Posted in Manager Profile

Manager Profile: René Weiler

The season has ended. Well…not officially. But for one club in Belgium it certainly has, and on a major high too. Anderlecht put a run together that saw them crowned this season’s Belgian Pro League champions, and deservedly so, and one man at the helm of this historic and huge club in the capital is a modest and unassuming manager, René Weiler.

The Swiss took over in the summer, leaving Nürnberg and replacing Besnik Hasi who moved to Legia Warsaw. With Anderlecht not winning the league for a short time, it would probably be considered a drought for a club this successful in recent years, so a plan would have been needed by somebody who spent his entire football career playing in Switzerland. Looking at the summer transfers in and out, some inspired signings were brought in, like Spajic, Hanni and Teodorczyk who not only proved a huge success, but also sured up the spine of the team. He also appointed Tielemans as a club captain as well as Sofiane Hanni which was a good move in itself.

Courtesy of Getty Images

After a reasonable start, remaining unbeaten until late September, when a huge upset where relegated Westerlo beat Les Mauves at the Constant Vanden Stock, his plans were going along nicely, and for his sake, very well until the end of the season. Looking at his results and the club, he looked​ to have made the team more assured, knowing how good Anderlecht were in this division and showing how he trusted his players as squad rotation did come into play. He also proved how much faith he had in his players as he took that into the Europa League and heroically only lost to Manchester United through an extra time winning for the English side.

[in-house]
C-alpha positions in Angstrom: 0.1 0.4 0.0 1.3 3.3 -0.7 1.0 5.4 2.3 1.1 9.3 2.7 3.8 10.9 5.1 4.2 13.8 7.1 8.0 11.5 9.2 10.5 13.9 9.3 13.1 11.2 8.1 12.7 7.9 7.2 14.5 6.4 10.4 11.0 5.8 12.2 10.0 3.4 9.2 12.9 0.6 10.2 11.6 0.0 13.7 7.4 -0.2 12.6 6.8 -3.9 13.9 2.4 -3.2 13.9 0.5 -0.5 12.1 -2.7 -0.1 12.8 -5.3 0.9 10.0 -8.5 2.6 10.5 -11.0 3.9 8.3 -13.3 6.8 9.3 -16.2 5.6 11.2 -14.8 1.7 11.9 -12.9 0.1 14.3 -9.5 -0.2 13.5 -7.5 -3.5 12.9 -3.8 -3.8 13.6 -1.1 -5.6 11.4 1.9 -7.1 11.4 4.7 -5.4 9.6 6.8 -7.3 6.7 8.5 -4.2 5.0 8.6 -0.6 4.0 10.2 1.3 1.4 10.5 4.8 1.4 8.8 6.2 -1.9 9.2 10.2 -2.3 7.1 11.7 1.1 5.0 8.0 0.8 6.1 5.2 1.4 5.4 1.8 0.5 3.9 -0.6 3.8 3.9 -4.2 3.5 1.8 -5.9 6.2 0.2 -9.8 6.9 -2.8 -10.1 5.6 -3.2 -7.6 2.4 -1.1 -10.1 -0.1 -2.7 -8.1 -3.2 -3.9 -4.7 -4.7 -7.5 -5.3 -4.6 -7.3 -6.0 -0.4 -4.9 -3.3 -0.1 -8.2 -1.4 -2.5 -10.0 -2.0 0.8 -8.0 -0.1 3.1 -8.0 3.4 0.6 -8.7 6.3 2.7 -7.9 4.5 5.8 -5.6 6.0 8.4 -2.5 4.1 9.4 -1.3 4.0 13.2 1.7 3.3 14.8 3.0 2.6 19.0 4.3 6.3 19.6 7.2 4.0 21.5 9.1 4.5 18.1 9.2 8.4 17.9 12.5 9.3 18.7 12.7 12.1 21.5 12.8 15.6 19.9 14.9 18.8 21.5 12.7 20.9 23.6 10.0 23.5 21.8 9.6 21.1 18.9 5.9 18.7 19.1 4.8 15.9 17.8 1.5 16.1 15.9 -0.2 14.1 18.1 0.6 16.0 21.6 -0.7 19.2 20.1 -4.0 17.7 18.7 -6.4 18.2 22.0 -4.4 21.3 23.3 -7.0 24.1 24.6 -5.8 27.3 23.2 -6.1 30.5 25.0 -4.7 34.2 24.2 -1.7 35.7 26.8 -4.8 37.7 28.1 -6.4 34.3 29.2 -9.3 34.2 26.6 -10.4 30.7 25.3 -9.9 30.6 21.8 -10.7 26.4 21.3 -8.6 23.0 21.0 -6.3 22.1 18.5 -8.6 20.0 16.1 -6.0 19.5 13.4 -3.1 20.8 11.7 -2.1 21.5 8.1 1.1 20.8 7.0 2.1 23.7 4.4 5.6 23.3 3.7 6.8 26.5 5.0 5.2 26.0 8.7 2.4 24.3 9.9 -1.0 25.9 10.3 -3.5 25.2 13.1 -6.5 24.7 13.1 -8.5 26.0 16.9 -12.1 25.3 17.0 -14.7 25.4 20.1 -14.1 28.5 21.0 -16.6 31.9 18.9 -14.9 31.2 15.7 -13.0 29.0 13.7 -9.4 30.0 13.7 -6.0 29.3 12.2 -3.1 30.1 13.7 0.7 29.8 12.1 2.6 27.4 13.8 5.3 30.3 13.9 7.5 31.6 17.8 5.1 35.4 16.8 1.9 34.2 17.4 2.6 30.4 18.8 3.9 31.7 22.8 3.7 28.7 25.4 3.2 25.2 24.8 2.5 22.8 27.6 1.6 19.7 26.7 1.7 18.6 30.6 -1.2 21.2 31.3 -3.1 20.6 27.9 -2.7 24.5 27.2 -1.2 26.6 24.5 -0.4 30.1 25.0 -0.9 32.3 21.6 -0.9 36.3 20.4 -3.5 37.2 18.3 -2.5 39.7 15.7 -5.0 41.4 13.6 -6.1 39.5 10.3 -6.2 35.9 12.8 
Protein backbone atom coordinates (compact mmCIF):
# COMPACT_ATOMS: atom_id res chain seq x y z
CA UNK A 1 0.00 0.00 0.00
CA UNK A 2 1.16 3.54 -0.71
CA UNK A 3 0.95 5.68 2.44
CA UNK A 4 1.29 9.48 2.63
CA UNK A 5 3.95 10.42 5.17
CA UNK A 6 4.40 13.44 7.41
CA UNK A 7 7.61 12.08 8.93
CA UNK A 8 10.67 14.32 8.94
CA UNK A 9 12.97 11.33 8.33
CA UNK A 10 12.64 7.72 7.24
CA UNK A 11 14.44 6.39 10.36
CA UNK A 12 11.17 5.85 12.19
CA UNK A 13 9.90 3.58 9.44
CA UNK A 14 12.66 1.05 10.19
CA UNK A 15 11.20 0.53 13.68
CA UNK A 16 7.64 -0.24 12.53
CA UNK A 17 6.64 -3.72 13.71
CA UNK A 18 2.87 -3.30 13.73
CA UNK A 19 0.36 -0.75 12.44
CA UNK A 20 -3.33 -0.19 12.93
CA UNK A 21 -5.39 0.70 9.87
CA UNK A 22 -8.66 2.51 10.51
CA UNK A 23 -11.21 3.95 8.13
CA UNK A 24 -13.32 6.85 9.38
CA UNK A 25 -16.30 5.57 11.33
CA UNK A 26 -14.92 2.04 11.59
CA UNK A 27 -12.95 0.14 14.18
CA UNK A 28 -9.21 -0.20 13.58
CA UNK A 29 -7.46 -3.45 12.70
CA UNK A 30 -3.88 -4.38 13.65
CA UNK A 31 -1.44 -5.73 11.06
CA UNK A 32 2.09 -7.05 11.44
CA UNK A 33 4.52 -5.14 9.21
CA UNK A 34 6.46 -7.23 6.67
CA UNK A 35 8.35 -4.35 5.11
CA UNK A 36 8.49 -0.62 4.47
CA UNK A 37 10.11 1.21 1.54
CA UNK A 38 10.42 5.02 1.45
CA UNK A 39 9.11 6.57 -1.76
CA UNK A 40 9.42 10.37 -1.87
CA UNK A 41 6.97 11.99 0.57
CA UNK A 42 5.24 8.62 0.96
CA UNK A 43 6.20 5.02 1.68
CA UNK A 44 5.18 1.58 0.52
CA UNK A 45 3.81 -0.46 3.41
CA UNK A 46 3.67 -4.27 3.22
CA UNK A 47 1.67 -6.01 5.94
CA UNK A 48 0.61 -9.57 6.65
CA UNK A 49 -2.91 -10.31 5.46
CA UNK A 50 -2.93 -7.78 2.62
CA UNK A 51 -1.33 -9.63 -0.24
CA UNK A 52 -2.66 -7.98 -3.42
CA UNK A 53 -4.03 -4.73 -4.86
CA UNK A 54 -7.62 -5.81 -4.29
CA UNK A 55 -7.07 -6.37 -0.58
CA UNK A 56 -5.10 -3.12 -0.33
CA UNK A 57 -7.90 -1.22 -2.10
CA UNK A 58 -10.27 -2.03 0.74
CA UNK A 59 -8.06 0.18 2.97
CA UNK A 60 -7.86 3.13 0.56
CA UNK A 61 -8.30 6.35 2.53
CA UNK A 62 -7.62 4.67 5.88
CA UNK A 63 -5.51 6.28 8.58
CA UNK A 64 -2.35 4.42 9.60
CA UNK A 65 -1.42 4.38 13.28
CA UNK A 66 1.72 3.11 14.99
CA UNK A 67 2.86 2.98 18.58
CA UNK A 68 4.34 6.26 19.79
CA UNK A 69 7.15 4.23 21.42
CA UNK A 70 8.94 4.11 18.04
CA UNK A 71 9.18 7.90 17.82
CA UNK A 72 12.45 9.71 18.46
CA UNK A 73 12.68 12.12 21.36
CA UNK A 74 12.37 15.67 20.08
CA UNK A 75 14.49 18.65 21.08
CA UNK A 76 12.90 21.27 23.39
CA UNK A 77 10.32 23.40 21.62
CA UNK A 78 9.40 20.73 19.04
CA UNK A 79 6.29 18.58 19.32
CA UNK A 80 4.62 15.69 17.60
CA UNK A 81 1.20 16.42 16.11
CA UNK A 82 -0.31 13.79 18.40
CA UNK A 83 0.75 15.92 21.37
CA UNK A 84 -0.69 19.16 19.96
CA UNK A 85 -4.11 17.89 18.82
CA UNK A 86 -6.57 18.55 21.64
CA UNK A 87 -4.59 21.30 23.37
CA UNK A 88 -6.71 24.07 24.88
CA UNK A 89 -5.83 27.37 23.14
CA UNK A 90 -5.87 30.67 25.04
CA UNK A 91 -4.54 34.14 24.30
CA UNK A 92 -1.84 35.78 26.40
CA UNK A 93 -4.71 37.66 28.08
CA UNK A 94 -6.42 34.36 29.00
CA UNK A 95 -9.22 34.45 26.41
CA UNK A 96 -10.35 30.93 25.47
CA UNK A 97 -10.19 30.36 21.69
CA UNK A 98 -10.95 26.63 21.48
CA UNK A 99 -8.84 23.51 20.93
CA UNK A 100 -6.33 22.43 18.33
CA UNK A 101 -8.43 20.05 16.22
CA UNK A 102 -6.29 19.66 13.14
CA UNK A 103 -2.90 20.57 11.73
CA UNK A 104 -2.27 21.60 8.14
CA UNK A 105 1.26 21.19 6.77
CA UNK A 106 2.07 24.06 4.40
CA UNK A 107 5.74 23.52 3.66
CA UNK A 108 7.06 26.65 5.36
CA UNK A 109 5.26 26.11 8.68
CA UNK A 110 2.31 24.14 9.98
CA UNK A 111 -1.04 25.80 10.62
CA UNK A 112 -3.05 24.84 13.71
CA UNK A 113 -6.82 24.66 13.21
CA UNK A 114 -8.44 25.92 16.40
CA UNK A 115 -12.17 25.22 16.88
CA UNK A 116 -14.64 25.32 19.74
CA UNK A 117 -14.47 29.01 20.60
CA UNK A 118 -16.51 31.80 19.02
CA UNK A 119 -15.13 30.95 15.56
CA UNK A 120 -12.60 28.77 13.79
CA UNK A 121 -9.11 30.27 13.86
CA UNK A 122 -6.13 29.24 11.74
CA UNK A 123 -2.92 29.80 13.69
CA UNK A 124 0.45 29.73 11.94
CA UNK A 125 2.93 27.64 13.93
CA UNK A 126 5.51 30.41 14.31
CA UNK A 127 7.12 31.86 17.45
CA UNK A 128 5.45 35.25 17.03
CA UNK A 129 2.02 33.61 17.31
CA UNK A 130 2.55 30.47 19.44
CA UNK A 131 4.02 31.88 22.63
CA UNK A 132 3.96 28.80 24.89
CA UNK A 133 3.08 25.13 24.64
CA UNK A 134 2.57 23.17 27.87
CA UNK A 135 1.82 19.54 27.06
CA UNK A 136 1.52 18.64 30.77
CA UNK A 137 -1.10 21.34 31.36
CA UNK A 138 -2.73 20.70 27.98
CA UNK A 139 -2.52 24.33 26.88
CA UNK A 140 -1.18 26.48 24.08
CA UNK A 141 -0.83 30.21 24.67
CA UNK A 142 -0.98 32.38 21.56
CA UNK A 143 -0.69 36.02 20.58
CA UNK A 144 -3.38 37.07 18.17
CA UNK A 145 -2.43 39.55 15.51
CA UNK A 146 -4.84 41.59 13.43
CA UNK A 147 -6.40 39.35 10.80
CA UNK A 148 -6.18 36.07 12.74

Averaging just over 2 goals per game in the regular season and the play offs (scoring 82 goals), that’s a fantastic goal return, knowing that his players had the capability to score anywhere if needed. They also conceded just under a goal a game, which isn’t too bad conceding 36 goals all season. One thing is for sure, you were bound for entertainment watching this season’s champions in action, week in, week out.

This was groundbreaking for Weiler too. This was his first title as a player or manager. To win your first trophy is huge, no matter what it is, and to do it at a club which may have felt that they needed new, fresh ideas and to see such a positive turnaround so quickly, not only repaid the faith in the board, but proved them right too.